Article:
Disease History, Characteristics, and Transmission
Baylisascaris (Bay-liss-AS-kuh-ris) is an intestinal infection caused by the Baylisascaris procyonis larvae of roundworms that infect raccoons, their primary host. According to the Centers for Disease Control and Prevention (CDC), the infection has also been diagnosed as secondarily infecting over ninety animal species, both domesticated and wild, including birds, mice, rabbits, and humans. Initially, raccoon roundworms grow within the intestine of raccoons. Millions of microscopic-sized eggs produced by the mature worms are passed with the raccoon's feces. The raccoon is not generally affected by being infested with the worms. However, infestation inside humans can cause serious illness or death.
Generally, two to four weeks after their fecal release into the environment, the eggs are considered to be infectious to animals and humans. The group of large raccoon roundworms is a very robust species, able to survive environments such as harsh cold and hot temperatures. With enough moisture, Baylisascaris procyonis can survive for years.
Disease History, Characteristics, and Transmission
According to the CDC, the first U.S. fatal human case was reported in 1984 in a ten-month-old infant living in rural Pennsylvania.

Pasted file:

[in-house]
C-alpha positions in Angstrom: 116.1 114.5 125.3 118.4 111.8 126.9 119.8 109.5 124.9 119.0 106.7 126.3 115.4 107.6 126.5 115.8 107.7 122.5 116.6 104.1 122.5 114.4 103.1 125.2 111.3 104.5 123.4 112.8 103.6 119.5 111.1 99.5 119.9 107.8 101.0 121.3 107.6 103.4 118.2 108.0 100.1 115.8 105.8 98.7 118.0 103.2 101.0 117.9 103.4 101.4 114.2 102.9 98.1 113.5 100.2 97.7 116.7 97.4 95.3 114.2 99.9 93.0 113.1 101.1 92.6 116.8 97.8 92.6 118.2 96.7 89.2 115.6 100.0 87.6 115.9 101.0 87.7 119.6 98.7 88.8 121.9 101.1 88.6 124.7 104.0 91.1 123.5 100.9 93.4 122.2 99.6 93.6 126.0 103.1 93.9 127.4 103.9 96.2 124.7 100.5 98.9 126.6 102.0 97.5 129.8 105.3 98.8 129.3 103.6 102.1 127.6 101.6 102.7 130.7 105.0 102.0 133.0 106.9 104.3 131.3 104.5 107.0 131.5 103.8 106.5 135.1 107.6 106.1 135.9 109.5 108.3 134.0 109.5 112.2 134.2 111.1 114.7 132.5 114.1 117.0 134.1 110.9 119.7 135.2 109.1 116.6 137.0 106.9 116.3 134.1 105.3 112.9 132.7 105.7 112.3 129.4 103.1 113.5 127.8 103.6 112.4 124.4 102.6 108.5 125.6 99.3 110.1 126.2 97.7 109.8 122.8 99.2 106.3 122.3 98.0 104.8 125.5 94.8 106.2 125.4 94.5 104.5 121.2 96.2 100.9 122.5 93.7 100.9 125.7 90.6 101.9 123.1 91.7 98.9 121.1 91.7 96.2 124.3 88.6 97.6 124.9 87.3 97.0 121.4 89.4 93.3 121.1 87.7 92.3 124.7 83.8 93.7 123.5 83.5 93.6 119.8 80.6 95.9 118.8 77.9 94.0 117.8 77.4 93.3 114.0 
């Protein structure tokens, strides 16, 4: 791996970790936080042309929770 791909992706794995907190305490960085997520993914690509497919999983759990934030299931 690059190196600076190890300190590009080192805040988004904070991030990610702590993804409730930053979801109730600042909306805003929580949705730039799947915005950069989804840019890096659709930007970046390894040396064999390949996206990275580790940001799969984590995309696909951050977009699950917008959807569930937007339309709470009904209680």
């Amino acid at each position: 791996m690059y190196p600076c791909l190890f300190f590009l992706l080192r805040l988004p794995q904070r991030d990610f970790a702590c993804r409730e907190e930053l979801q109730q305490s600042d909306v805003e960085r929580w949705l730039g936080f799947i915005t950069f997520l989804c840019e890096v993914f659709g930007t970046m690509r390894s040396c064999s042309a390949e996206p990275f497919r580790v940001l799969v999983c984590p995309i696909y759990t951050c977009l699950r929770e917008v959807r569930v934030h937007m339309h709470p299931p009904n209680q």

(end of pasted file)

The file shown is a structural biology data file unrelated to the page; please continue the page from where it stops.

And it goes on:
Common characteristics of adult Baylisascaris worms include a length from 5–8 inches (13–20 centimeters) and a width of about 0.5 inch (1.3 centimeter). Colored whitish-tan, they have a cylindrically shaped body that narrows at both ends.
Human transmission occurs when infective eggs are eaten within water, soil, or on objects contaminated with raccoon feces. Upon ingestion, eggs hatch into larvae within the intestines. They travel throughout the body, often affecting the muscles and organs, especially the brain.
Symptoms generally take from two to three weeks to appear, up to a maximum of two months. Common symptoms include skin irritations, nausea, tiredness, lack of muscle control, and inability to focus. More severe symptoms include brain and eye damage, liver enlargement, loss of muscle control, blindness, and coma. Ultimately, death can occur.